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Surprise! You’ve just been taken seriously.
Leo Mitchell is a second-year Bioengineering student completing his first co-op at Quanterix in Lexington, MA. He has a work study job at Northeastern’s Center for STEM Education, and he is the Vice President of Enabling Engineering. He enjoys talking about either for longer than you care to listen.
Surprise! You’ve just been taken seriously.
Enabling Engineering and the Center for STEM Education dominate my free time. Between the two positions, I spend thirty hours per week working. Midway through the semester I started wondering how I was still enjoying the long hours. What was different about these two commitments that made me want to push myself so hard? The answer: Claire Duggan and Waleed Meleis, mentors extraordinaire.
I started working for Claire at the Center for STEM two weeks after moving into my freshman dorm. My first task was to clean and organize the black hole that is our storage closet, and my second was to box and move a wall full of old textbooks and documents. Nothing exciting, but hey—work study isn’t always glamorous.
The next week, when Claire outlined the Center for STEM’s many endeavors for me, she picked up that I was interested in a new program called TRANSFORM. My third task was to write and design a flyer for the program, which we later used as an advertisement and informational handout. My job was getting interesting. In the year and a half since I started, I’ve come to love working with Claire. She gives me engaging work, encourages me to work on my own ideas to develop our programs, and teaches or helps along the way as needed. She was (and is) the perfect kind of boss—one that genuinely cares, but abhors micromanagement. Claire took me seriously. It was a welcome surprise.
Enabling Engineering is the coolest organization at Northeastern. You can try to convince me otherwise, but I’ll only pretend to listen. The underlying concept of organizing students to work on problems faced by people with disabilities can be traced back to Waleed Meleis. Three years ago, Waleed noticed a trend among the Capstone projects he had advised—groups that developed assistive technologies to help people with disabilities were often highly successful. He wondered whether an organization could recreate the conditions to foster similar high-impact achievements outside of Capstone. A group of students took interest, and Enabling Engineering was born.
Two years later, I joined up as a project leader. My amazing group galvanized me—our meetings convinced me of the electrifying potential in both our project and Enabling Engineering at large. I became an officer in May, which is when I started working directly with Waleed. The first thing we discussed was revamping our system for organizing records and communicating with project groups. Though it was a slow starting point, Waleed surprised me (much like Claire) by noticing and embracing the degree of my commitment to Enabling. Before long, he started involving me in meetings with project leaders, professors, mentors, and parents of kids who will use prototypes from our groups. By the end of the semester, I had met one-on-one with the CEO of a potential partner organization and made plans to expand Enabling Engineering to another University. Like Claire, Waleed took me seriously.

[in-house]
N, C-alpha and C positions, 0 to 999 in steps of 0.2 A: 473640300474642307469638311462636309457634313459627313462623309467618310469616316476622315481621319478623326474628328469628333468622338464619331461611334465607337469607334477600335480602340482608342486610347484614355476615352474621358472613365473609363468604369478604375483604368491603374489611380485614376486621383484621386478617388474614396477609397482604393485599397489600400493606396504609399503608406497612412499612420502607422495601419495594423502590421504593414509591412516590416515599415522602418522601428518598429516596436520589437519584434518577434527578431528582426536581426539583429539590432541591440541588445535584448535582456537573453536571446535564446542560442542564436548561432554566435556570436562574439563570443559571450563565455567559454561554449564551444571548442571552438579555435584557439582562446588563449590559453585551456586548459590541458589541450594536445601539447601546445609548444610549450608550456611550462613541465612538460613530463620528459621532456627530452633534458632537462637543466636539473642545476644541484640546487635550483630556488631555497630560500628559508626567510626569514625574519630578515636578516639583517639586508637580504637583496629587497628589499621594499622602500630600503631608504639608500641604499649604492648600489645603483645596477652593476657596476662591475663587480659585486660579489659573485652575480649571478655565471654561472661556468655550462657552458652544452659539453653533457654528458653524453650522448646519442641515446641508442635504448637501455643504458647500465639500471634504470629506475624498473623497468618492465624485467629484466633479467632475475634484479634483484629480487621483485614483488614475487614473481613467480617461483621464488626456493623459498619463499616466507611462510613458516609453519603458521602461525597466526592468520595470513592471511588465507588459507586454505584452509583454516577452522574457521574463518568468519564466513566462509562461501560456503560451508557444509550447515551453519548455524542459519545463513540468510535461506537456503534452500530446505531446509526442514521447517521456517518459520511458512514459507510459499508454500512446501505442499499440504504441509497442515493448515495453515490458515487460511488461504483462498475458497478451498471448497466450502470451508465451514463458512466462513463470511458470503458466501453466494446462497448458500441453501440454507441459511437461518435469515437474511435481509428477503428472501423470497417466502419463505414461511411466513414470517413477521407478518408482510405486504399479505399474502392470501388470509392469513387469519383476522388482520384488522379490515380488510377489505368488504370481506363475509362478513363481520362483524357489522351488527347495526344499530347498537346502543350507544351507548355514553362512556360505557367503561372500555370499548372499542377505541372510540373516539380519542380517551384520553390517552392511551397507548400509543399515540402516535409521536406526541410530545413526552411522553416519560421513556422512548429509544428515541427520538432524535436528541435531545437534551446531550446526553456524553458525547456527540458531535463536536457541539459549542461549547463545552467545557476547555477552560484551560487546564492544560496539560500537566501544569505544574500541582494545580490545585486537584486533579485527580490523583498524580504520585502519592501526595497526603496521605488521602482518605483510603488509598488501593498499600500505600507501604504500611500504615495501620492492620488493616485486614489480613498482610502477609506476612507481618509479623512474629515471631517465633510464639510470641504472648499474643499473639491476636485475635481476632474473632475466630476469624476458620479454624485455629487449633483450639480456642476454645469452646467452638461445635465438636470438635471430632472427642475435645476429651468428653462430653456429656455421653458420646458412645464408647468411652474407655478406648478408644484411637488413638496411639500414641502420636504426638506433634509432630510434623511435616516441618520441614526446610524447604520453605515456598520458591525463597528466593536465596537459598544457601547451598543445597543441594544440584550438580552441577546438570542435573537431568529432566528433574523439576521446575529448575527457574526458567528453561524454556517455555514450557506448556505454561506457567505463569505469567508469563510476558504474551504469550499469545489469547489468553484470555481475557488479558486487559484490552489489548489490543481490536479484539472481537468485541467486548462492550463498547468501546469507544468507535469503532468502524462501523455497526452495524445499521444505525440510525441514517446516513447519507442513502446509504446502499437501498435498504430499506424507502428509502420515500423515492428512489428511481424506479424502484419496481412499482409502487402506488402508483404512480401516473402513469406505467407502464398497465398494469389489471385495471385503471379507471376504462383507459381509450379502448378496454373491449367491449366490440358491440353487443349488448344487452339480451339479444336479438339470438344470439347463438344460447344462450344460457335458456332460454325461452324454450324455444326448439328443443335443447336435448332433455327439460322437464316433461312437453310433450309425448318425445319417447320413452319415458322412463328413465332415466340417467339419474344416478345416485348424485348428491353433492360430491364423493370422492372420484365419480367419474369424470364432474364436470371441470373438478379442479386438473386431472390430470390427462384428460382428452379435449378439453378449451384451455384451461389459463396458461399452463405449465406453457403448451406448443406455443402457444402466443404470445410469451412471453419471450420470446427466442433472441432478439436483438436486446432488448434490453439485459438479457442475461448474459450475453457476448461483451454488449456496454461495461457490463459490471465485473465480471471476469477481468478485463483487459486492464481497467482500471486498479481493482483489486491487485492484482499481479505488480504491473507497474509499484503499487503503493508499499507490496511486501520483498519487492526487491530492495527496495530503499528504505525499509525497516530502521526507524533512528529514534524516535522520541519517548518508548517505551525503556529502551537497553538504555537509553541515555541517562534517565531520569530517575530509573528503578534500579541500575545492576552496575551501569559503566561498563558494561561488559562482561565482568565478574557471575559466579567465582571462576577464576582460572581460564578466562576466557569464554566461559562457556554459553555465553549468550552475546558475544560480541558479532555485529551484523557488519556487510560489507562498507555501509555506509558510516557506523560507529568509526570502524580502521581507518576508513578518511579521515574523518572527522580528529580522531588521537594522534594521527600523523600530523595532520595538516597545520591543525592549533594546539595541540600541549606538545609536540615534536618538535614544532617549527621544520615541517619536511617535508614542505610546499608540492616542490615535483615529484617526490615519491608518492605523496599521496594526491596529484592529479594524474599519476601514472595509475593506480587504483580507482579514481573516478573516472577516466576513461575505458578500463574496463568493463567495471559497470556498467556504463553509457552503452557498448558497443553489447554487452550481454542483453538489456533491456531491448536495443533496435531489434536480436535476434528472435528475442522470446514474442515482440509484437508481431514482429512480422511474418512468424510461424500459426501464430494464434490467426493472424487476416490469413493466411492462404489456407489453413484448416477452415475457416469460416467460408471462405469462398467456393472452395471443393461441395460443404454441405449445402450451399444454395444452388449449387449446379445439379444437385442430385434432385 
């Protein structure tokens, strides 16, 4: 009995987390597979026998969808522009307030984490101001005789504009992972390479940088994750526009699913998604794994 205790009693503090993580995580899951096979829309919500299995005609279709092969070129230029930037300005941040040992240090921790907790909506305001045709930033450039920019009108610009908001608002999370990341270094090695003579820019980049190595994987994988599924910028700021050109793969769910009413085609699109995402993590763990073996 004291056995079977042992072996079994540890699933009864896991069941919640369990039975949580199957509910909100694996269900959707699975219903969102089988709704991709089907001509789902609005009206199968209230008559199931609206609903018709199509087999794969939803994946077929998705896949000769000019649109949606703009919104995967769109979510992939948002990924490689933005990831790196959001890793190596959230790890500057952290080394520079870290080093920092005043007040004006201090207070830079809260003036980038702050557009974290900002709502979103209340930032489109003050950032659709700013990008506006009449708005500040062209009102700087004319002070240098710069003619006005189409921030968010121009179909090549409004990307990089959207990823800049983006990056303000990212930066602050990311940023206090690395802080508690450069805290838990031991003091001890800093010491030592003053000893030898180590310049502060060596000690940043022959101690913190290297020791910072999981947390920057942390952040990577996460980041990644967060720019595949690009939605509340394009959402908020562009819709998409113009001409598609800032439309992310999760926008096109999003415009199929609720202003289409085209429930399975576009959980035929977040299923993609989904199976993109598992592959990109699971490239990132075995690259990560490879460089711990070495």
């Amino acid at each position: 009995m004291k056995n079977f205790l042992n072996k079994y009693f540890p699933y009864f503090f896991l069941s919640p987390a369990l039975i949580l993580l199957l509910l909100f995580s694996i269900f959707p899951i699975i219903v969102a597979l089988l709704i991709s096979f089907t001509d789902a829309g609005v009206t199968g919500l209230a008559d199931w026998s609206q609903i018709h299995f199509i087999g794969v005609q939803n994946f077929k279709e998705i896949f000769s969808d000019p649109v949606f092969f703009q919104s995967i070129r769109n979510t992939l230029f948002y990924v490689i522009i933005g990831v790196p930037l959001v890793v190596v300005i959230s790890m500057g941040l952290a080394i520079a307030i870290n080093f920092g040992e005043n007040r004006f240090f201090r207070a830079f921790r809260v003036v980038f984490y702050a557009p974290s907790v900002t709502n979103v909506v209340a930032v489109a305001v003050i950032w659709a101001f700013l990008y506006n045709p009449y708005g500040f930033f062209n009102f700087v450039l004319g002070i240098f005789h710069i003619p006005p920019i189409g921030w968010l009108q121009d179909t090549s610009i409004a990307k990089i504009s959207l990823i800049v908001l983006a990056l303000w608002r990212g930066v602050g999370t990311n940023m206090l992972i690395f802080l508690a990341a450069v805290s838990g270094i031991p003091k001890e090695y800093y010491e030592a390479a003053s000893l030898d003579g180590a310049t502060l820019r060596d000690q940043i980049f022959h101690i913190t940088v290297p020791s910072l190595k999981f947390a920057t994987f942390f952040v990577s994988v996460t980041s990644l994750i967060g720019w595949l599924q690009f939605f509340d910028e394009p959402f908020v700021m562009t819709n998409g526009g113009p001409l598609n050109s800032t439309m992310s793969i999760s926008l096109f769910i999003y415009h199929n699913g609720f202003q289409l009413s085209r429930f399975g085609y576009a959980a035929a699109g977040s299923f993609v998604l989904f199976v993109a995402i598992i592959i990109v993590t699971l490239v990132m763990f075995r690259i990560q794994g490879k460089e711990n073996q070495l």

In my time at Northeastern, I’ve worked on exciting, important projects that were only tangentially connected to my school work. The people who made these opportunities possible were Waleed and Claire, each of whom has a wealth of experience and took me seriously from the moment we met. Working with them has taught me that undergrads are capable of doing much more than is expected of us during our time as students. Rewarding work awaits us between classes.
I’m a mediocre engineer (at best), and that’s why I’m at Northeastern. In three years, I hope to be a great one. But in the meantime, while I develop my technical skills, I can do much more than learn. Enabling Engineering and the Center for STEM are just two of Northeastern’s incredible organizations. They’re the two things that fought Netflix for my free time and won.
As students, we have unprecedented access to people who are doing amazing work—a level of access that I don’t expect to encounter at any point after graduation. Waleed and Claire are two of those people. They’re doing very different work, but both are eager to involve undergrads. In my case, it has been a mutually beneficial relationship. Working with Waleed and Claire has yielded many opportunities for my own professional development, and the time I have committed to Enabling Engineering and the Center for STEM also supports Waleed and Claire’s respective goals.
My advice as an undergrad for undergrads: find someone who is doing work you care about. If that person takes a serious interest in using your skills, commit and rise to the occasion. Let yourself be taken seriously.
My advice as an undergrad for potential mentors: take us seriously! You’ll surprise us, and we’ll surprise you too.